Gay Rights and the Obama Legacy

As someone who is both broadly supportive of the Republican Party and extending marriage rights to same-sex couples, I’m in an obvious bind. Barack Obama has now staked out a remarkable position on the issue, as Pete Wehner notes.

On a substantive level: Senator Obama now opposes the Defense of Marriage Act, signed into law by President Clinton; the Pentagon’s “don’t ask, don’t tell” policy; and an effort by the citizens of California to define marriage as the union of one man and one woman.

The Pentagon’s “don’t ask, don’t tell” policy is obviously destructive. Good riddance. The California marriage tangle is more complex than Wehner allows — a legislative majority for same-sex marriage is not out of reach — but I see his point. As for the Defense of Marriage Act, I do wonder about how the marriage debate will evolve over time: eventually there will be a struggle for Social Security benefits, tax benefits, etc., that will last until long after, say, a third of states legalize same-sex marriage.

This reminds me of Noam Scheiber’s observation concerning Obama’s discomfort with Sister Souljah politics. So as of now, Obama has staked out a strongly Sullivanian position, yet my understanding is that he personally opposes same-sex marriage. I’d be eager to know why — does this parallel his trade rhetoric, where things get amplified and overheated in the course of a campaign?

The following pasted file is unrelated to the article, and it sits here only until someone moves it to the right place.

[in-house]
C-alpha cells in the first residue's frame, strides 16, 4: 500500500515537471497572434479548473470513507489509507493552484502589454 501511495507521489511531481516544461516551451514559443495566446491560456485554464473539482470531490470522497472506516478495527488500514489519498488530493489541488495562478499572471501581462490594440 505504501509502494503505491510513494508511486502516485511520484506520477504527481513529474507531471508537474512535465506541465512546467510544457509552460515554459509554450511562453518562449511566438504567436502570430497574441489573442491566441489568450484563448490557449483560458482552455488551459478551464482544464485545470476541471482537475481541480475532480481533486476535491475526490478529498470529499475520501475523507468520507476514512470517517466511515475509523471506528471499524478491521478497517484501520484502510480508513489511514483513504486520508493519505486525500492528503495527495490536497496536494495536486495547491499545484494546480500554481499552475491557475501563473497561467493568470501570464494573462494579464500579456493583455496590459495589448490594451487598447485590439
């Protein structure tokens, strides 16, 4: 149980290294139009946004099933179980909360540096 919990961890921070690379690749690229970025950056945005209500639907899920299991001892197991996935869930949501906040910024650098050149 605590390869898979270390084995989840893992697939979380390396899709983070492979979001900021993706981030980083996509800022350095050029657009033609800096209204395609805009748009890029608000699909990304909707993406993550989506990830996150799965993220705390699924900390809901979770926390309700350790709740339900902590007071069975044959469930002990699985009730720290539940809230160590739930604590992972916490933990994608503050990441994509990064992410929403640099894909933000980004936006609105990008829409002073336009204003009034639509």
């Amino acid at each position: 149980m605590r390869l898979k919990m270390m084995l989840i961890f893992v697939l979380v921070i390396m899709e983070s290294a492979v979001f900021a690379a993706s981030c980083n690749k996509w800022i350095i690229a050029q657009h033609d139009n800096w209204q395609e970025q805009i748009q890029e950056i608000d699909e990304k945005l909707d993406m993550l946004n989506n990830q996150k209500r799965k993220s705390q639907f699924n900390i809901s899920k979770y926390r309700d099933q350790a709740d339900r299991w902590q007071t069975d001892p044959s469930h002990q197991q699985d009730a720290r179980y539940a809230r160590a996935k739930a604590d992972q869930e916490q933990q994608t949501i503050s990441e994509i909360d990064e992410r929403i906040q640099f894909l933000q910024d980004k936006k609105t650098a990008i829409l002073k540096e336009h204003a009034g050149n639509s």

Or Obama, like many on the secular French left, oppose same-sex marriage because it is an affront to the complementarity of the sexes? The following is from Chris Caldwell’s brilliant essay on the subject:

They may have been following the “differentialism” (an important strain of French feminism) associated with the philosopher Sylviane Agacinski, who happens to be Mr. Jospin’s wife. Ms. Agacinski has argued that the human condition cannot be understood in any universal way without reference to both sexes . This argument has been a mighty tool for left-wing reforms. It provided the intellectual underpinnings for mandating sexual parity in French legislative elections. Today, it provides the intellectual underpinnings for arguing that a marriage that lacks either a man or a woman is no marriage at all.

It is also possible that Obama’s objections to same-sex marriage are rooted in his Christian beliefs. Yet couldn’t he then support civil marriage for gays and lesbians? If not, isn’t he trying to enshrine Christian ethics in the law? And isn’t that something liberals and progressives adamantly oppose?

Somehow I don’t think the good folks at the American Constitution Society are going to be too exercised by this, but these are questions worth asking.

P.S. Julian Sanchez squares the circle, sort of. Like Julian, I think Obama’s position is perfectly coherent. Yet I am curious as to what animates his opposition to same-sex marriage.